Those charges stem from Smith’s investigation into whether Trump was involved in the Capitol riot Jan. 6, 2021, and any alleged interference in the 2020 election result.

Trump pleaded not guilty to all charges.

The trial was scheduled for March 4, the day before the March 5 Super Tuesday primary contests, when Alabama, Alaska, American Samoa, Arkansas, California, Colorado, Maine, Massachusetts, Minnesota, North Carolina, Oklahoma, Tennessee, Texas, Utah, Virginia and Vermont vote to select a GOP nominee.

But Smith has asked the Supreme Court to rule on whether Trump can be prosecuted on charges relating to his efforts to overturn the 2020 election results. Trump has also appealed to the Supreme Court a lower court’s ruling on presidential immunity.

The trial is paused until the Supreme Court makes its decisions. It is now unclear when — and if — that trial could begin.

But that doesn’t make the month of March free for campaign events. New York Judge Juan Merchan this week rejected Trump’s request to dismiss the charges against him from Bragg’s investigation. Merchan set jury selection for March 25 and said the trial will last approximately six weeks.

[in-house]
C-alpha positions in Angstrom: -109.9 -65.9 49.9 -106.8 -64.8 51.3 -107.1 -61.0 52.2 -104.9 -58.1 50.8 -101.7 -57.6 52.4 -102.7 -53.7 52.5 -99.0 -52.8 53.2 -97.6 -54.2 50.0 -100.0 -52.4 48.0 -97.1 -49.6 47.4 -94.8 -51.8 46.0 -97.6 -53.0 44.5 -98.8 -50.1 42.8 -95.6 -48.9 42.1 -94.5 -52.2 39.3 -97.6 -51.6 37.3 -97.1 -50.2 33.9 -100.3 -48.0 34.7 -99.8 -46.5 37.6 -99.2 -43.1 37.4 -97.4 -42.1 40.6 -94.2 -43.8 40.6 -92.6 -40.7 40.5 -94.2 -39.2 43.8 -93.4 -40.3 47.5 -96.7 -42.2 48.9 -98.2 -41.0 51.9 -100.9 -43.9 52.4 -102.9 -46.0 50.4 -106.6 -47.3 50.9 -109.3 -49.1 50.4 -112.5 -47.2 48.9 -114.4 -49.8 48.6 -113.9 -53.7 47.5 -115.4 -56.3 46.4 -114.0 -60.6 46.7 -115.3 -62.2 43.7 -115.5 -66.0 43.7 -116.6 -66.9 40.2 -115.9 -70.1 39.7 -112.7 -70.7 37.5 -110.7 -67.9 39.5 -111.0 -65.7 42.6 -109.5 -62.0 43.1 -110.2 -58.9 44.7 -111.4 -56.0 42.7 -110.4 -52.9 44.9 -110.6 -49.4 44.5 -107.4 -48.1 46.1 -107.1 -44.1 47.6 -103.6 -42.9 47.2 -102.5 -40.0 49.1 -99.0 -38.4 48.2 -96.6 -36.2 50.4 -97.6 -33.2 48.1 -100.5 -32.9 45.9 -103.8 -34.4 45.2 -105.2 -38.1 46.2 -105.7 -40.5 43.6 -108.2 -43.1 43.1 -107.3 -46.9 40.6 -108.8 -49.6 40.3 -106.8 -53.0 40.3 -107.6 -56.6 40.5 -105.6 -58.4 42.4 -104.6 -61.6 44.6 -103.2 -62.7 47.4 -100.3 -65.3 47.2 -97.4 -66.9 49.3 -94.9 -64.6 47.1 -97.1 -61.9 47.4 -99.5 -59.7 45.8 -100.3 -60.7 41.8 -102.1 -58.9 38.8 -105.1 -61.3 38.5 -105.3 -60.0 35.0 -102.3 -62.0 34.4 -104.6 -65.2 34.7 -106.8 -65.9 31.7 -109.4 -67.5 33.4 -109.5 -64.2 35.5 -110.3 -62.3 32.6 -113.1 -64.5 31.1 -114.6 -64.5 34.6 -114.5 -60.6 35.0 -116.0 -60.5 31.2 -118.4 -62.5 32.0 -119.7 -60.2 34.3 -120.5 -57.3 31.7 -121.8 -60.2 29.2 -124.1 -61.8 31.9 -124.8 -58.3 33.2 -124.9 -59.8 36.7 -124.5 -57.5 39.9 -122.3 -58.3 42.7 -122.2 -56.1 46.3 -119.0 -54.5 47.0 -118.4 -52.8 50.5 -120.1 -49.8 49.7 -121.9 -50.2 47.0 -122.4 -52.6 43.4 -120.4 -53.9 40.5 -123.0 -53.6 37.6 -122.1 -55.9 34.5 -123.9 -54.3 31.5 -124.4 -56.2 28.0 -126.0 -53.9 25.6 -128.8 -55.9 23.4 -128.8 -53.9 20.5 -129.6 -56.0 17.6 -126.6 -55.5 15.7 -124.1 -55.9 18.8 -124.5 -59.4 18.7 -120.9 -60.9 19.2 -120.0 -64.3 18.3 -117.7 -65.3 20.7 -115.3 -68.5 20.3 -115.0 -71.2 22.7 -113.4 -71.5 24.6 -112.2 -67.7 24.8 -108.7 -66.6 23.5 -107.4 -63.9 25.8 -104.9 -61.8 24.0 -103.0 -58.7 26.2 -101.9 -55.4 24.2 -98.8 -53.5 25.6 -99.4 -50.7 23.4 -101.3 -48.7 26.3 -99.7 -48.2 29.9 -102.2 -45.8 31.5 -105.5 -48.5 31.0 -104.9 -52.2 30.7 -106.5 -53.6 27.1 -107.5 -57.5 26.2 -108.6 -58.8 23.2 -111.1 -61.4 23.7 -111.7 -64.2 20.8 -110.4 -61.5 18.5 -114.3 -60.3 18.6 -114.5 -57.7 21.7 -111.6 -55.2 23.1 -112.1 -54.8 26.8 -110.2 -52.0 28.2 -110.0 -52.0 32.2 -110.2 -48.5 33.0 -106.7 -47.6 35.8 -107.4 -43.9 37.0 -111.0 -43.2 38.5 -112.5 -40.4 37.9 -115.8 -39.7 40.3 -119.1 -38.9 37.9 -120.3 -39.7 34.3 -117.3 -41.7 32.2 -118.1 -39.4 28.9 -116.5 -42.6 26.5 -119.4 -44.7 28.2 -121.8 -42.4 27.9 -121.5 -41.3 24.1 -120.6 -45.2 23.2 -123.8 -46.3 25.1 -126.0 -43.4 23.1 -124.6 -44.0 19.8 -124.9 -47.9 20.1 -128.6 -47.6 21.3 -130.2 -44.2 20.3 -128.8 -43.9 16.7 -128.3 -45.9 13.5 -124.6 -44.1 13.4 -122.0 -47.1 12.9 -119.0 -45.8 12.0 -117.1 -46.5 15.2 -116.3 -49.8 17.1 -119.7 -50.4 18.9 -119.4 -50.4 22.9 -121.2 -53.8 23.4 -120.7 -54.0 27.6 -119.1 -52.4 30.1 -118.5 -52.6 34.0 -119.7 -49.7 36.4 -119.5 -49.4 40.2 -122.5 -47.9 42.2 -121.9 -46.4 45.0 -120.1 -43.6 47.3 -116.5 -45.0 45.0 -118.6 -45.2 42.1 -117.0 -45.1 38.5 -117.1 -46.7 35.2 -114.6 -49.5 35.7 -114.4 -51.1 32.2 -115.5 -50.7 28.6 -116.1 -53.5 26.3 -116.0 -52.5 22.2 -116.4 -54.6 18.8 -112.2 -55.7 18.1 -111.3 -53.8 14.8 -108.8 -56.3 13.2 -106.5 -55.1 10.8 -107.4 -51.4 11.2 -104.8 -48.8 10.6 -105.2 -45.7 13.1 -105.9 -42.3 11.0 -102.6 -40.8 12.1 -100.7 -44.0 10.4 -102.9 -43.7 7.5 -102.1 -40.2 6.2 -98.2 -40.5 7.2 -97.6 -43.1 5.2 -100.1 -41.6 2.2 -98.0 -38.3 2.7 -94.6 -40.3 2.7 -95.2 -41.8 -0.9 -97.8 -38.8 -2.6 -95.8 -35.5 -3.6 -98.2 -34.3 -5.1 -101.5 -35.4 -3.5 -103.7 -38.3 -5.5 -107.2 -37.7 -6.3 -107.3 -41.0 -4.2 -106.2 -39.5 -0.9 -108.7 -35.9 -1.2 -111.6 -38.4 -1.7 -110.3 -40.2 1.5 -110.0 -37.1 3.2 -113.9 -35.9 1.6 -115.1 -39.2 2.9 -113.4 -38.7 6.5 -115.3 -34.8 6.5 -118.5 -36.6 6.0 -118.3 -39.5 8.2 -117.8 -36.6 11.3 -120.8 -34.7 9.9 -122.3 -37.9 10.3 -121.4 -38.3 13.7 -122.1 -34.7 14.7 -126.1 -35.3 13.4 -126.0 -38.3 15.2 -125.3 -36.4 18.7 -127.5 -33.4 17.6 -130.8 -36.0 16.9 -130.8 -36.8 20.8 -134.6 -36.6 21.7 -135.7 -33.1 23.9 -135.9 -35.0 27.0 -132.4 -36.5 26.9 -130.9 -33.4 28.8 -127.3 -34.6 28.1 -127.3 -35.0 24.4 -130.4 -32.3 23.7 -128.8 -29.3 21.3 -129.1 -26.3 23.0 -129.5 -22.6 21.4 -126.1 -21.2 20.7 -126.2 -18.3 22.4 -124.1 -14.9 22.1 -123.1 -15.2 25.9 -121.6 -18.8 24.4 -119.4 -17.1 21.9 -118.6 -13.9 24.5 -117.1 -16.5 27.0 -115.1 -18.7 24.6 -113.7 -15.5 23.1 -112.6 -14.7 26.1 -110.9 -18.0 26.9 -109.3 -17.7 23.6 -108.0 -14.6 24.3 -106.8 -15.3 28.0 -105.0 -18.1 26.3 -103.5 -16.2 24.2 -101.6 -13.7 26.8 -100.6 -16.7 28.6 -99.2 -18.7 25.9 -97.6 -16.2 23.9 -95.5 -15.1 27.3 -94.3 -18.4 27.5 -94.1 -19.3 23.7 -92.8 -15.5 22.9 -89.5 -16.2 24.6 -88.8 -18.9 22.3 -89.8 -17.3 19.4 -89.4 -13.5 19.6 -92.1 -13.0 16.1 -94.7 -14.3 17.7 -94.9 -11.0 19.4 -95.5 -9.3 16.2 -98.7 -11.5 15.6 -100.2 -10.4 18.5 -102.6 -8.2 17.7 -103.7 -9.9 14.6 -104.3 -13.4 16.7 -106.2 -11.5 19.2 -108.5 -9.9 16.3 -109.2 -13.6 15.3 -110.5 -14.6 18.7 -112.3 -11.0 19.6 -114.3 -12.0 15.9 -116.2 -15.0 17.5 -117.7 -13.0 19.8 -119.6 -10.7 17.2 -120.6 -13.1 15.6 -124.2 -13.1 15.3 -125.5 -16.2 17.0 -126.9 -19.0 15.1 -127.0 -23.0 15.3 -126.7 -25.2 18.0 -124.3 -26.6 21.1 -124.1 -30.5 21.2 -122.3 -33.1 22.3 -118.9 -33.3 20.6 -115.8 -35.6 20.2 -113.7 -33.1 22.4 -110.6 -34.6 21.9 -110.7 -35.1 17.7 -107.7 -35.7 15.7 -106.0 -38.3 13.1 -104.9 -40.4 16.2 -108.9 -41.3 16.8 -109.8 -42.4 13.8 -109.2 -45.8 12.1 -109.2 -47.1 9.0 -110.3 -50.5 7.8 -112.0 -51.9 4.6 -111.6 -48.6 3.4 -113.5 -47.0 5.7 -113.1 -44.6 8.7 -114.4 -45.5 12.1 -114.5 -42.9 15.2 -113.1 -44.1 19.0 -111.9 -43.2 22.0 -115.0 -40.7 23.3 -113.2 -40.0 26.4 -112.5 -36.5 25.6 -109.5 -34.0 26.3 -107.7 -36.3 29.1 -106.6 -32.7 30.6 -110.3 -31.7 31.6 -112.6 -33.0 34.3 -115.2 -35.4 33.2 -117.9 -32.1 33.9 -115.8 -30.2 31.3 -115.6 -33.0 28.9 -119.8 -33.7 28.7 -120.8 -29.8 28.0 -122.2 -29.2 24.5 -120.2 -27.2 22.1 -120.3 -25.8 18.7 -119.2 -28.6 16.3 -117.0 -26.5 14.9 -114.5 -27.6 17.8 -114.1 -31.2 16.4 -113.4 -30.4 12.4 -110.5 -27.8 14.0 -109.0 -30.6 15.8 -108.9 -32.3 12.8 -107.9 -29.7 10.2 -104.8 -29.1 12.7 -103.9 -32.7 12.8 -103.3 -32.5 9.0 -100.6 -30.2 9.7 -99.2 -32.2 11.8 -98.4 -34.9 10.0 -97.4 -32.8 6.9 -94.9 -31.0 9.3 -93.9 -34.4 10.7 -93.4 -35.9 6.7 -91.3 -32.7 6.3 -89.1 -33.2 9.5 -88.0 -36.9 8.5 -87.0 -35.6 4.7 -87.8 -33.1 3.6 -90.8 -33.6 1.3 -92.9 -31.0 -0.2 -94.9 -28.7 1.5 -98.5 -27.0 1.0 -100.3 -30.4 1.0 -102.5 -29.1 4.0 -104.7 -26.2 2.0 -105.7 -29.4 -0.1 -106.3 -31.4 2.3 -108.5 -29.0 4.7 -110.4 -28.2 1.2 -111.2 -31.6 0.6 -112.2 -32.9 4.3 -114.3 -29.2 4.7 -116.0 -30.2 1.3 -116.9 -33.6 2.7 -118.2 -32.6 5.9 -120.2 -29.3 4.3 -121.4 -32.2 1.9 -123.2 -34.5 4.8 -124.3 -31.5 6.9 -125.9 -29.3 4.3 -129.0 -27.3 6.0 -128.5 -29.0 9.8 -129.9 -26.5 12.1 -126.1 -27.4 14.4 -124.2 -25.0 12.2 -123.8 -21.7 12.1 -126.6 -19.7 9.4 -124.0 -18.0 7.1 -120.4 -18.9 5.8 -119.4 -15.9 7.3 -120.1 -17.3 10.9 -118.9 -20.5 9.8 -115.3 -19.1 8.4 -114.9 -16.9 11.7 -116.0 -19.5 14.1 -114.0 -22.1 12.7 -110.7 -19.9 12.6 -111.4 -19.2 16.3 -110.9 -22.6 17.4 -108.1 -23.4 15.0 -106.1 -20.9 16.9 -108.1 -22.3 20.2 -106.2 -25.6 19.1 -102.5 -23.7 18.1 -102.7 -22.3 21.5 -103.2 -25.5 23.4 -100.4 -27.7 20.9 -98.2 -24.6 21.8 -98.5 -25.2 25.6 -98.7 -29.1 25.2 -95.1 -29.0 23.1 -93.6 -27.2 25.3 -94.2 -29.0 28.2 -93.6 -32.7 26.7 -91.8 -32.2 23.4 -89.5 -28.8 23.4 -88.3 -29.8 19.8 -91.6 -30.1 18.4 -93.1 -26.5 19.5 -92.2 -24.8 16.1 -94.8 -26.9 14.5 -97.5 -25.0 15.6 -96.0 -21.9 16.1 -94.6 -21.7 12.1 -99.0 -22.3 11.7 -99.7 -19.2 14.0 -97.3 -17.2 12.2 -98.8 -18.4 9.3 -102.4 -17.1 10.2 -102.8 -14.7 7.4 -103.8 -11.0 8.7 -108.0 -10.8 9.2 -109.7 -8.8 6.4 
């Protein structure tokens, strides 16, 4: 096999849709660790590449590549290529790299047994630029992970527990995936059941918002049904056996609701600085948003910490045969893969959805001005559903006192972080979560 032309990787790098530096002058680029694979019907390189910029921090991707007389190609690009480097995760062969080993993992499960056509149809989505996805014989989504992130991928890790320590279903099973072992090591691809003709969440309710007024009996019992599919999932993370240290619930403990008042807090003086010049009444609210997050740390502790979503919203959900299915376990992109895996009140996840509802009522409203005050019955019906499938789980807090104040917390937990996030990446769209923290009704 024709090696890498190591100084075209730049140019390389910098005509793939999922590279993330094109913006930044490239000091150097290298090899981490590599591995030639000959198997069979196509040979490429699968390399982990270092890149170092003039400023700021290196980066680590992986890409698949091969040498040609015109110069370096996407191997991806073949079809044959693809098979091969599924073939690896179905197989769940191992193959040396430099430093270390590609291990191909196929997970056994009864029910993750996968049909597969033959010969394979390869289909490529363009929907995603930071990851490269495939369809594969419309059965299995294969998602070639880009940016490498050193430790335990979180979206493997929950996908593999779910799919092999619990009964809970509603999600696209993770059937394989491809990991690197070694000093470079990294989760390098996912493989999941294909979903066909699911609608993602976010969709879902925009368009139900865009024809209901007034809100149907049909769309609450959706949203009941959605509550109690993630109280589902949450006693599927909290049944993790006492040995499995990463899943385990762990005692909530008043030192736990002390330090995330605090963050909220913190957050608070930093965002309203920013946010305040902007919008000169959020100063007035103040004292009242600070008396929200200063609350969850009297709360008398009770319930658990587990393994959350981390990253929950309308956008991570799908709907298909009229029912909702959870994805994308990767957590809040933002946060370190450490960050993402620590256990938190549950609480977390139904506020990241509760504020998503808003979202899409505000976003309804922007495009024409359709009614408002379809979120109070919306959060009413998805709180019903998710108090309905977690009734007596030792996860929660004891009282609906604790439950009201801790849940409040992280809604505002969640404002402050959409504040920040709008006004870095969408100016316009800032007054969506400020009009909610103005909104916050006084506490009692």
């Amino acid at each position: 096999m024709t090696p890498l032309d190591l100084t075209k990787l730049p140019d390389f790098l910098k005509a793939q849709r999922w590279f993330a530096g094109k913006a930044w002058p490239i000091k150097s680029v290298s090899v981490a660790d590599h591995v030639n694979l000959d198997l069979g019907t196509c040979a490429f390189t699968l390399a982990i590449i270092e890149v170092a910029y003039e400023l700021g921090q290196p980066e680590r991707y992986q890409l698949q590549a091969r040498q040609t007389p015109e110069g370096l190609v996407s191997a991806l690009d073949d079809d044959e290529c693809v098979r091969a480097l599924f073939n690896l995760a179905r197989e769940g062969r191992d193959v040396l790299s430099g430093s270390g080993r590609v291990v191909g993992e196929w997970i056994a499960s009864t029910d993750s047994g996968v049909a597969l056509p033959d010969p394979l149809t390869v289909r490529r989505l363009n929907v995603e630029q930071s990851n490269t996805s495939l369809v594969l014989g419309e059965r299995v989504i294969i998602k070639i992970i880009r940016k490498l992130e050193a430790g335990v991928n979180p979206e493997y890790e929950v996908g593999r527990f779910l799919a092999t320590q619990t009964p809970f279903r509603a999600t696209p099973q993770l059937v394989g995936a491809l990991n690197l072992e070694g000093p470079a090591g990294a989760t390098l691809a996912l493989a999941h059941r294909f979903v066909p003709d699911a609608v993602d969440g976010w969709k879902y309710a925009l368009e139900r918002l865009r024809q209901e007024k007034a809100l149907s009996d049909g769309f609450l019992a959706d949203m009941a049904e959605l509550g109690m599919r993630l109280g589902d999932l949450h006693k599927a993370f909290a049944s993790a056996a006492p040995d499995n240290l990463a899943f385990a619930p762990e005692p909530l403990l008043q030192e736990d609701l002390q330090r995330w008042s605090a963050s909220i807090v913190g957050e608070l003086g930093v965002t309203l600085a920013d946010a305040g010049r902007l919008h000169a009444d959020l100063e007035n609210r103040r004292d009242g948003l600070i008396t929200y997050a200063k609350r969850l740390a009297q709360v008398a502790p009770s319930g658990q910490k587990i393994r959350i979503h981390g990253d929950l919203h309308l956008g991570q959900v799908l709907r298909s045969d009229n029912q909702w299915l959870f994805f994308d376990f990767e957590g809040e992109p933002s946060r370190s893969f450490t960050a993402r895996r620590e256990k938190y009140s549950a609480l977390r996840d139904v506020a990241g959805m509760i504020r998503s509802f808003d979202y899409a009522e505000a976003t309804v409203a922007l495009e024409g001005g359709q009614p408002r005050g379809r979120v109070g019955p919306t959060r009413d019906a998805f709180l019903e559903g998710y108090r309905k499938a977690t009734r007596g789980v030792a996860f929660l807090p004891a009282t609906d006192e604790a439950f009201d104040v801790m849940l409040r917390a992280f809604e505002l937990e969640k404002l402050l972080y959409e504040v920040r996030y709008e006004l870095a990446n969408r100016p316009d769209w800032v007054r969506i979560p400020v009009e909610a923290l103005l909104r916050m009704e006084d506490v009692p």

Bragg alleged Trump ‘repeatedly and fraudulently falsified New York business records to conceal criminal conduct that hid damaging information from the voting public during the 2016 presidential election.’

Trump pleaded not guilty to all 34 felony counts of falsifying business records in the first degree in New York.

Jury selection in that case will begin just after the Louisiana primary and ahead of April 2, when Connecticut, Delaware, New York, Rhode Island and Wisconsin voters hit the polls to select a GOP nominee.

Smith also charged Trump after his investigation into the former president’s alleged improper retention of classified records from his presidency at his Mar-a-Lago home in Palm Beach, Florida.

Trump pleaded not guilty to all 37 felony charges from that probe. The charges include willful retention of national defense information, conspiracy to obstruct justice and false statements.

Trump was then charged with an additional three counts as part of a superseding indictment from Smith’s investigation, an additional count of willful retention of national defense information and two additional obstruction counts. Trump pleaded not guilty.